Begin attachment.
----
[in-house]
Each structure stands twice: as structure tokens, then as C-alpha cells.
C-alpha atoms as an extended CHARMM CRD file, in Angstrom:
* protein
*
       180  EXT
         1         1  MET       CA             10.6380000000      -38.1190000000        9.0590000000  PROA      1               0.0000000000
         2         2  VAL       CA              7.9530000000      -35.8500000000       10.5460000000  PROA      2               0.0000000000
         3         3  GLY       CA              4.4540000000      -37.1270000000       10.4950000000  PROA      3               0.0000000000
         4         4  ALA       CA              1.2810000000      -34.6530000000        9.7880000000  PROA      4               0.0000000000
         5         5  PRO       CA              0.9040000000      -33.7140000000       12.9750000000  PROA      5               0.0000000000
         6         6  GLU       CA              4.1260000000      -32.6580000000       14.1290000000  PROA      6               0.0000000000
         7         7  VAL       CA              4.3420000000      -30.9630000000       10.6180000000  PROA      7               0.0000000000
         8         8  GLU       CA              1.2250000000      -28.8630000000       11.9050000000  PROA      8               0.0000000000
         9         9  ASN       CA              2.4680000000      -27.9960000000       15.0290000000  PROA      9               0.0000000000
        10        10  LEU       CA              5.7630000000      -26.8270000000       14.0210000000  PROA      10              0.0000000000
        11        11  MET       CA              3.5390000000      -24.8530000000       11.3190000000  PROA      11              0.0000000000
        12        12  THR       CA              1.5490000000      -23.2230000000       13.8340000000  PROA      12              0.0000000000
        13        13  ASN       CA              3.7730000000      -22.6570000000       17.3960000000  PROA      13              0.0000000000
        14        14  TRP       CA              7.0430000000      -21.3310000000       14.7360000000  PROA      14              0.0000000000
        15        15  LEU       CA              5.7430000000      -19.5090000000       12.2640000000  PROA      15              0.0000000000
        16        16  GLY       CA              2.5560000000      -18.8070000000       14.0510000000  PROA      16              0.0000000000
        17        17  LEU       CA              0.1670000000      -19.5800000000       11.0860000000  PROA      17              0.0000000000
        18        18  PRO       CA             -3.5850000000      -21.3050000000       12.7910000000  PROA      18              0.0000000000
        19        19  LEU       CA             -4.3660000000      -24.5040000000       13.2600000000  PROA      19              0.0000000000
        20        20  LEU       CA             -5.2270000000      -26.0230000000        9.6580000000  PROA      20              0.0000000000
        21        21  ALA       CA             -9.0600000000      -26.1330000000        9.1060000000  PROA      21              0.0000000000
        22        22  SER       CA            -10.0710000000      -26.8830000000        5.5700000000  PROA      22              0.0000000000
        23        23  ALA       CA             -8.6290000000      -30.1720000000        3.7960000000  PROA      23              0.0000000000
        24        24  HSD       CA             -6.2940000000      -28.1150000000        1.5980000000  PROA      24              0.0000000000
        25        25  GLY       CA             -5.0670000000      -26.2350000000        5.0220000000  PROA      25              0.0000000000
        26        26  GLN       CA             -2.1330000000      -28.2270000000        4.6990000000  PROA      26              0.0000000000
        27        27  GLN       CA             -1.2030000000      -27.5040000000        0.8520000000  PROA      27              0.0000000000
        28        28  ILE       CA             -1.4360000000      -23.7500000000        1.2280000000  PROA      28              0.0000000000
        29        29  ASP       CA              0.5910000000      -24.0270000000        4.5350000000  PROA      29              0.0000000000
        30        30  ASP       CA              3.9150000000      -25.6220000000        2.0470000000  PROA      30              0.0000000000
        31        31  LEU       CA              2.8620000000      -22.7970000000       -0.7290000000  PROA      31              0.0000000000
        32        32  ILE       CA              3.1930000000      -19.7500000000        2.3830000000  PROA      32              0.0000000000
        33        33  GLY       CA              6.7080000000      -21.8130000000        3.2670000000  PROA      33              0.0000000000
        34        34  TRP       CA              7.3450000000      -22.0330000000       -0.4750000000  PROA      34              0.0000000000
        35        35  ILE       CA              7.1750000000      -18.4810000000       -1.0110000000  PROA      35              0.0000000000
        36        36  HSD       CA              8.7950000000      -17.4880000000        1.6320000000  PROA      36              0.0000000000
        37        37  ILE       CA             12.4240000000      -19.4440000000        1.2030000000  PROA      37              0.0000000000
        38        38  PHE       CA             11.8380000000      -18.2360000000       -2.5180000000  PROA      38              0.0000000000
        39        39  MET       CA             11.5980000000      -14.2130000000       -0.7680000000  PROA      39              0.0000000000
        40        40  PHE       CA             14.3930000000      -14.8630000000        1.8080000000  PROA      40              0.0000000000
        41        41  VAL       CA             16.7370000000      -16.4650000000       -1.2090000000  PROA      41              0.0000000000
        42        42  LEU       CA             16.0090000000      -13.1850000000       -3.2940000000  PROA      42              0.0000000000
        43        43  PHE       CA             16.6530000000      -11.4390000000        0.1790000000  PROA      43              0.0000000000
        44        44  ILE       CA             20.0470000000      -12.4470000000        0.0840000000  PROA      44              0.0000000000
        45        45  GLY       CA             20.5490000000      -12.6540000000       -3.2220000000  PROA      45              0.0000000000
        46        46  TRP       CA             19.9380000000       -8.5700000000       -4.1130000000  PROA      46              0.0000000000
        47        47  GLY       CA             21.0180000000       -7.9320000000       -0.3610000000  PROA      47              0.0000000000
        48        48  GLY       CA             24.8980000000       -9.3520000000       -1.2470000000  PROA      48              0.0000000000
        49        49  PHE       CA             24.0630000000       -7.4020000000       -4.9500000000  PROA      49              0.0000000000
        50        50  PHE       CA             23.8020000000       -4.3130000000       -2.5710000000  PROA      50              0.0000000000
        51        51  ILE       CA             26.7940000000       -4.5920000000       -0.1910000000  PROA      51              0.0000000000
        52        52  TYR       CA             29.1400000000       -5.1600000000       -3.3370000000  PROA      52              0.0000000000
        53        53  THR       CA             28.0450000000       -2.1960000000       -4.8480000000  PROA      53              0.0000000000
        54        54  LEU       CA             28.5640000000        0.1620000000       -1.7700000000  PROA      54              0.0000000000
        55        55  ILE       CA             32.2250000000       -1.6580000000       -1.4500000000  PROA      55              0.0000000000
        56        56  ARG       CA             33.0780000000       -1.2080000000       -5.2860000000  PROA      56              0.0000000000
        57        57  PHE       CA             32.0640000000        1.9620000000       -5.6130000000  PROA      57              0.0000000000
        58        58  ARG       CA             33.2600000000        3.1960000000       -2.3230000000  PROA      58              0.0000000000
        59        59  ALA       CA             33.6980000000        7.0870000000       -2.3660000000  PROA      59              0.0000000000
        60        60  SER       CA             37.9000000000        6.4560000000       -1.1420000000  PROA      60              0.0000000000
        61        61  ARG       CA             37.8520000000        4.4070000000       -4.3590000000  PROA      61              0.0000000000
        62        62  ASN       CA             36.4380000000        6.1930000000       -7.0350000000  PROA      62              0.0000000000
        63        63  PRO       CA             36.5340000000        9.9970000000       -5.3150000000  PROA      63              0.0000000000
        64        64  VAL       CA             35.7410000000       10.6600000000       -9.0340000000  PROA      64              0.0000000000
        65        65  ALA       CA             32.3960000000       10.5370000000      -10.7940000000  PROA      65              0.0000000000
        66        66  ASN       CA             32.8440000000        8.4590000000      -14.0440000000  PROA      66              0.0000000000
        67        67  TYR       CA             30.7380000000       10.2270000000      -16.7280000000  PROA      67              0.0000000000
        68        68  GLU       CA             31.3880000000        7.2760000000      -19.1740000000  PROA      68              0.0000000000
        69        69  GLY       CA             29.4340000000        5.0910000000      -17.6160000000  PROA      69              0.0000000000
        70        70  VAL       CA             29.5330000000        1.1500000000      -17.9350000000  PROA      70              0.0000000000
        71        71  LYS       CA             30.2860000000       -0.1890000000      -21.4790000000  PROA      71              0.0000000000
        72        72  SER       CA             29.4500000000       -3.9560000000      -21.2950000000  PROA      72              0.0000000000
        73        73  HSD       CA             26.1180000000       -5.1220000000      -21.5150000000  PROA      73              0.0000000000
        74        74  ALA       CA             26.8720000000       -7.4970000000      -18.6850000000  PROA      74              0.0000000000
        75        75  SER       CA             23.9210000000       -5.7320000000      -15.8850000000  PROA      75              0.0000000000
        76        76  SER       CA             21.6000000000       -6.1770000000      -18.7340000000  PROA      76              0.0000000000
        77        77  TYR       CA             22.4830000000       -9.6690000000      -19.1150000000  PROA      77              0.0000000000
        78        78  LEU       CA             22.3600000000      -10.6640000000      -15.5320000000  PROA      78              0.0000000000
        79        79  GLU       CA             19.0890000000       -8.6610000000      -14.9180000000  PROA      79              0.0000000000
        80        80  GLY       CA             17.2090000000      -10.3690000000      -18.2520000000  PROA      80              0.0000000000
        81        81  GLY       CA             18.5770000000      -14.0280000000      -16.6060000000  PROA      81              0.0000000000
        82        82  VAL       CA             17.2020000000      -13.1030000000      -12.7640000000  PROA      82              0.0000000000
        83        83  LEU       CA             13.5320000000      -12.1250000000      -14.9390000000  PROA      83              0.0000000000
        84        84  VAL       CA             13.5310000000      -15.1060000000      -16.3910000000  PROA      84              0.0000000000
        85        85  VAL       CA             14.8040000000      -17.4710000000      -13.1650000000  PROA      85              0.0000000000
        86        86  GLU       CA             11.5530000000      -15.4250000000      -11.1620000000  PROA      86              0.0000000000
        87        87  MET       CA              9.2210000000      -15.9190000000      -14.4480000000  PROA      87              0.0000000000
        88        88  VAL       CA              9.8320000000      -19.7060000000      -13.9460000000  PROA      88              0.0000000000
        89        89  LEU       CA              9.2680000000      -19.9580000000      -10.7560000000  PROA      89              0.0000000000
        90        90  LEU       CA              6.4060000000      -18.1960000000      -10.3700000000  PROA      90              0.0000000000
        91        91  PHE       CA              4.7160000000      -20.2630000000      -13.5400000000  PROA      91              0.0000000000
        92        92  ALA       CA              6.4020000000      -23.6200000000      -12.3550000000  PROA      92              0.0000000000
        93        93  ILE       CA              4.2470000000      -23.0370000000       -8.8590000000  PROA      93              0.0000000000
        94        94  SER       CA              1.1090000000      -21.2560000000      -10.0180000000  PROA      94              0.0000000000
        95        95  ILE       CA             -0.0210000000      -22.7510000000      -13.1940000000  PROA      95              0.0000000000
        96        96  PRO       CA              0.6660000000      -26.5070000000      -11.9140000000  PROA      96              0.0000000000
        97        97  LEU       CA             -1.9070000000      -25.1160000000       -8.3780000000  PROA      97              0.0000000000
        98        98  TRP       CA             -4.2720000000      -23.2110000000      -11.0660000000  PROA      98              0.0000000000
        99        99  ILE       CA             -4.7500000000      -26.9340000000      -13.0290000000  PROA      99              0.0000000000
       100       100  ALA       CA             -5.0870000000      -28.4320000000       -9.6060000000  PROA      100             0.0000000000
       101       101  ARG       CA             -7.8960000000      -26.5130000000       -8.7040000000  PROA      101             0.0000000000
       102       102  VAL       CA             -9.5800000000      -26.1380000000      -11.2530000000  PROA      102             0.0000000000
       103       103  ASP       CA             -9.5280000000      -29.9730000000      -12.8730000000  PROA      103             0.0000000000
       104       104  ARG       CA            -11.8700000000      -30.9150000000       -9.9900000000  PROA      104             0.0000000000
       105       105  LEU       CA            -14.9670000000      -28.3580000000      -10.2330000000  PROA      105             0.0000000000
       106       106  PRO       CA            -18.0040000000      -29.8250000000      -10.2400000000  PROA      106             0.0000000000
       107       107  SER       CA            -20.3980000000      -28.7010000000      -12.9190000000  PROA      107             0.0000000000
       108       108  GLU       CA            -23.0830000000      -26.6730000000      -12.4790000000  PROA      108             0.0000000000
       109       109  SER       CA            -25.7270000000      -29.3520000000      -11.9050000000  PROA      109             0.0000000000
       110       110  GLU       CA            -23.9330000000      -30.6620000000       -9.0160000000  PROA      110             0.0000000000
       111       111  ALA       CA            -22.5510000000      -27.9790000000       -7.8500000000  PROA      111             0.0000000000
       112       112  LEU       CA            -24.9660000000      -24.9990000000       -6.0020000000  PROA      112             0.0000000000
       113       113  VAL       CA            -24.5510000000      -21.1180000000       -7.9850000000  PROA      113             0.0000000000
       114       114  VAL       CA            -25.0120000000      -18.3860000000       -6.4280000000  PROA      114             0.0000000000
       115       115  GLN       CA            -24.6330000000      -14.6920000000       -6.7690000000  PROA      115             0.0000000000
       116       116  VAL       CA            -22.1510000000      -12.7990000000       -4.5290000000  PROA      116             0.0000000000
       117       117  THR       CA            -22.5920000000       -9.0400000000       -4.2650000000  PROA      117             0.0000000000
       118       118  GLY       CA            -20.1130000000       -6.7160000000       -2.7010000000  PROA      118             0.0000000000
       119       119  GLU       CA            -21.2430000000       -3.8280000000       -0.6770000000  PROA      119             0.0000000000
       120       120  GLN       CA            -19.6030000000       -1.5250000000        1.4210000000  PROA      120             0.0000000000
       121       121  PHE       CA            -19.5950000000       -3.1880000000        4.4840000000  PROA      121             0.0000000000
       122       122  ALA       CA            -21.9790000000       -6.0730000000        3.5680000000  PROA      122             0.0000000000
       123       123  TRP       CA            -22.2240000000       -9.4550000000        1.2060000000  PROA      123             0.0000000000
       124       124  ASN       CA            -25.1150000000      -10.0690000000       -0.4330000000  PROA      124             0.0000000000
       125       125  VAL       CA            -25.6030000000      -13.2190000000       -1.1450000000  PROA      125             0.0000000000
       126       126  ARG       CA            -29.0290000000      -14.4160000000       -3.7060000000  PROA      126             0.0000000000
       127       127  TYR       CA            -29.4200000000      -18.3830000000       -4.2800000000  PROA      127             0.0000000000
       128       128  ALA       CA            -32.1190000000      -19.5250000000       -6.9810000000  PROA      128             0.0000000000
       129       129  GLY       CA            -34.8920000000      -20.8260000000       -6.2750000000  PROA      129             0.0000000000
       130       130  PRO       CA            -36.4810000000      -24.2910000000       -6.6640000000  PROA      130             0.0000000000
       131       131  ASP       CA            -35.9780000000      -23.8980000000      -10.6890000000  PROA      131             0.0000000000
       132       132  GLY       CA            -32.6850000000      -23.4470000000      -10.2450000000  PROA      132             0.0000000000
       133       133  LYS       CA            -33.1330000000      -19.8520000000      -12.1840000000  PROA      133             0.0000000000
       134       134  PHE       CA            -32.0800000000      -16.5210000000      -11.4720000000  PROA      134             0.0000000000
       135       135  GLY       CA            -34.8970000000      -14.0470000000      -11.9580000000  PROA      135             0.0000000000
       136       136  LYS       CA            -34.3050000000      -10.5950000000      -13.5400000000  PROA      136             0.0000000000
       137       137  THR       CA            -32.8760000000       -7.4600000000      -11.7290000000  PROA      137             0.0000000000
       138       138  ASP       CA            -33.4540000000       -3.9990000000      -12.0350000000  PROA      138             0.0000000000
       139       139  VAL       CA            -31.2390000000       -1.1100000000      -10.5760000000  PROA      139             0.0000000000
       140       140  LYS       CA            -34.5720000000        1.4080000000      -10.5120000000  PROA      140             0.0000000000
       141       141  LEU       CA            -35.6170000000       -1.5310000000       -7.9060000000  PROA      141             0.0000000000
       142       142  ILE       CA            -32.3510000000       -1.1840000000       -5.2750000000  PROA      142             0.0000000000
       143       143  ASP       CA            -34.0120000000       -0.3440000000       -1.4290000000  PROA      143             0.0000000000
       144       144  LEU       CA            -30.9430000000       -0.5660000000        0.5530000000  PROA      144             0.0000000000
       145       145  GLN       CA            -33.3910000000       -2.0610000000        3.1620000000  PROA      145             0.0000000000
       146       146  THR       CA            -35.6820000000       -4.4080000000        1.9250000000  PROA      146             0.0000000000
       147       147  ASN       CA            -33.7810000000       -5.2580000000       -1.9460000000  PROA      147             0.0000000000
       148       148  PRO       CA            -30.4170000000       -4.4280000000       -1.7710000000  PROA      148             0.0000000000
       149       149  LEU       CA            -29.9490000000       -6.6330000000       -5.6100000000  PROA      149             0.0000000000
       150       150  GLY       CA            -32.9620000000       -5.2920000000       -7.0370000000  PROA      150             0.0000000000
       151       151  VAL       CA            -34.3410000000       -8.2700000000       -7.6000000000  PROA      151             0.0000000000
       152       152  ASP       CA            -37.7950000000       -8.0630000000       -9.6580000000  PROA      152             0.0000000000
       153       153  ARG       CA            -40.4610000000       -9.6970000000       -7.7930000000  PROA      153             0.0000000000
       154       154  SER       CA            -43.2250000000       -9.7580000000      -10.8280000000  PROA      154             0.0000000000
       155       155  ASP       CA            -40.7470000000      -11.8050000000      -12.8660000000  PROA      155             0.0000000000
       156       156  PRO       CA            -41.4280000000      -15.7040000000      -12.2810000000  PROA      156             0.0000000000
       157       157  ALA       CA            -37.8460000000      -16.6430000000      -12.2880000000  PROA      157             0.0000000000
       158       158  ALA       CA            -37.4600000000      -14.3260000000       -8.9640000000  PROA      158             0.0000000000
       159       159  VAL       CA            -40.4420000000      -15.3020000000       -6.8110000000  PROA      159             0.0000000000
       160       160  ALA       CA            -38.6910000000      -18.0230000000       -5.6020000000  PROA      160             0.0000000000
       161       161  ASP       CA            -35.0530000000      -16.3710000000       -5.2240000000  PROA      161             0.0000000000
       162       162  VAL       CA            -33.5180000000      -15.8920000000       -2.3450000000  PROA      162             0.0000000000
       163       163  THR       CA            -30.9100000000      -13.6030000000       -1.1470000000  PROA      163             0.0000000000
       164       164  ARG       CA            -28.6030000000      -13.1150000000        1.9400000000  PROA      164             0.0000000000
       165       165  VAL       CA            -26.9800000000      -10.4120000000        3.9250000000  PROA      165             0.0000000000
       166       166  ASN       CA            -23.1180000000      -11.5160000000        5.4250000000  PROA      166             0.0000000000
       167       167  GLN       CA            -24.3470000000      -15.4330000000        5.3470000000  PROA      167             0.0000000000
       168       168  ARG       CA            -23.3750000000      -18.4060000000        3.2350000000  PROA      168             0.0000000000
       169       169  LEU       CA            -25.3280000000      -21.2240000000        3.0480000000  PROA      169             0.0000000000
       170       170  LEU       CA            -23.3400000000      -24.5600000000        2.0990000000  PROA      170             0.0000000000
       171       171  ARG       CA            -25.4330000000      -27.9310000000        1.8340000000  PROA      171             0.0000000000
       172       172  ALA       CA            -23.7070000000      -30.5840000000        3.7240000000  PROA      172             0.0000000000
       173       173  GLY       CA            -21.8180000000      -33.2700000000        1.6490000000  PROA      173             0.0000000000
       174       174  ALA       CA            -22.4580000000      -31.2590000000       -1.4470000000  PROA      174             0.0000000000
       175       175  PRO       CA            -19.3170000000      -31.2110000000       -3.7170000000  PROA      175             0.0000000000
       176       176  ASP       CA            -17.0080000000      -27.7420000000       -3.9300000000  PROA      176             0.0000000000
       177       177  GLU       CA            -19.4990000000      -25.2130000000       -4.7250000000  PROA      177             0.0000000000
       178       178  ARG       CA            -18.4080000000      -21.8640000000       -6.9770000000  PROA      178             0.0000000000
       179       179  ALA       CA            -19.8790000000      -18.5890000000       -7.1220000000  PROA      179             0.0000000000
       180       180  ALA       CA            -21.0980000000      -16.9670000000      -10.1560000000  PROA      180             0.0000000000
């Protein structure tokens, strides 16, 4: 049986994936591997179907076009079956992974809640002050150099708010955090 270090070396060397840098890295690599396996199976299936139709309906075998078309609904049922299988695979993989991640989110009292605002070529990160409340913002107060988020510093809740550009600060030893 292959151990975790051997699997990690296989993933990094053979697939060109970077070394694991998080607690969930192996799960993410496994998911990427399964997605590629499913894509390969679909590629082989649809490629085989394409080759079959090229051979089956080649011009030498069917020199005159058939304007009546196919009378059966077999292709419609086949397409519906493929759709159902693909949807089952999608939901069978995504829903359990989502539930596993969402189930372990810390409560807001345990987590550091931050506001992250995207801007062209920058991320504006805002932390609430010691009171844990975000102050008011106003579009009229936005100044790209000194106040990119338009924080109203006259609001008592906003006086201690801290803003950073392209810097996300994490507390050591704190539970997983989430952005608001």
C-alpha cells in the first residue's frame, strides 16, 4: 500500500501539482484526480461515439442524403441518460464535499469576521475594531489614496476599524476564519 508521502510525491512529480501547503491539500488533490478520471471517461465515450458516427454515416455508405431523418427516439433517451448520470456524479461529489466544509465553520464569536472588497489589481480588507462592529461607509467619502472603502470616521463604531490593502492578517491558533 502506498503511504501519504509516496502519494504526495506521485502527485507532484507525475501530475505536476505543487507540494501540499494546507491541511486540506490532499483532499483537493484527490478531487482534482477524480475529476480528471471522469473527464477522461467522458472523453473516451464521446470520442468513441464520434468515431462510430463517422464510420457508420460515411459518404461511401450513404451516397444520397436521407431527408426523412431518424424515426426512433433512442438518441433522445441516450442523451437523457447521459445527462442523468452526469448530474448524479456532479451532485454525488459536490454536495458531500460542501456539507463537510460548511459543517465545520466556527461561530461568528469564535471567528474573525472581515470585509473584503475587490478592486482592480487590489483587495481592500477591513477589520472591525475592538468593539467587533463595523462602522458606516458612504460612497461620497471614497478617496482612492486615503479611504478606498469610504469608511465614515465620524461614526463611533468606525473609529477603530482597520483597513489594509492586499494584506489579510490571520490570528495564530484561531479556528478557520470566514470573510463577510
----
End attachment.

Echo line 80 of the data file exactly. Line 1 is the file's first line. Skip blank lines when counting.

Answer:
        74        74  ALA       CA             26.8720000000       -7.4970000000      -18.6850000000  PROA      74              0.0000000000